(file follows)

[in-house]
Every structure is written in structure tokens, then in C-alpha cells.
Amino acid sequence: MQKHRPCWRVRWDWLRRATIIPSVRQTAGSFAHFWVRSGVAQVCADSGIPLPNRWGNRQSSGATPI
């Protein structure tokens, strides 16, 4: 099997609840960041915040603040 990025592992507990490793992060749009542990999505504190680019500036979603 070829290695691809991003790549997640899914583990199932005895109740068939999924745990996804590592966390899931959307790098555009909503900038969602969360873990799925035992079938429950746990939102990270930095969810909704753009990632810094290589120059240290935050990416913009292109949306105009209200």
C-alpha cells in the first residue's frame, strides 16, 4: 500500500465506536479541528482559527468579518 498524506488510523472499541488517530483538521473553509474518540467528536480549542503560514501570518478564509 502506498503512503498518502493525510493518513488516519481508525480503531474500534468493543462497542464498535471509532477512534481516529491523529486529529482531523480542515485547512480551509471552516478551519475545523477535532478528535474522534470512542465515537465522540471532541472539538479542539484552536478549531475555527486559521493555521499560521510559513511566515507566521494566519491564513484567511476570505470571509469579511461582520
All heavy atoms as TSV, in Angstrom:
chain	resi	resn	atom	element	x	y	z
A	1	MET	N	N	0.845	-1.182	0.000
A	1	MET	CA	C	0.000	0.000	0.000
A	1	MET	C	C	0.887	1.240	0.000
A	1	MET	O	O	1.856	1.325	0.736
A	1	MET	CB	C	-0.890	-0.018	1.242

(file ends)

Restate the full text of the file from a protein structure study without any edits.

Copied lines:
[in-house]
Every structure is written in structure tokens, then in C-alpha cells.
Amino acid sequence: MQKHRPCWRVRWDWLRRATIIPSVRQTAGSFAHFWVRSGVAQVCADSGIPLPNRWGNRQSSGATPI
């Protein structure tokens, strides 16, 4: 099997609840960041915040603040 990025592992507990490793992060749009542990999505504190680019500036979603 070829290695691809991003790549997640899914583990199932005895109740068939999924745990996804590592966390899931959307790098555009909503900038969602969360873990799925035992079938429950746990939102990270930095969810909704753009990632810094290589120059240290935050990416913009292109949306105009209200």
C-alpha cells in the first residue's frame, strides 16, 4: 500500500465506536479541528482559527468579518 498524506488510523472499541488517530483538521473553509474518540467528536480549542503560514501570518478564509 502506498503512503498518502493525510493518513488516519481508525480503531474500534468493543462497542464498535471509532477512534481516529491523529486529529482531523480542515485547512480551509471552516478551519475545523477535532478528535474522534470512542465515537465522540471532541472539538479542539484552536478549531475555527486559521493555521499560521510559513511566515507566521494566519491564513484567511476570505470571509469579511461582520
All heavy atoms as TSV, in Angstrom:
chain	resi	resn	atom	element	x	y	z
A	1	MET	N	N	0.845	-1.182	0.000
A	1	MET	CA	C	0.000	0.000	0.000
A	1	MET	C	C	0.887	1.240	0.000
A	1	MET	O	O	1.856	1.325	0.736
A	1	MET	CB	C	-0.890	-0.018	1.242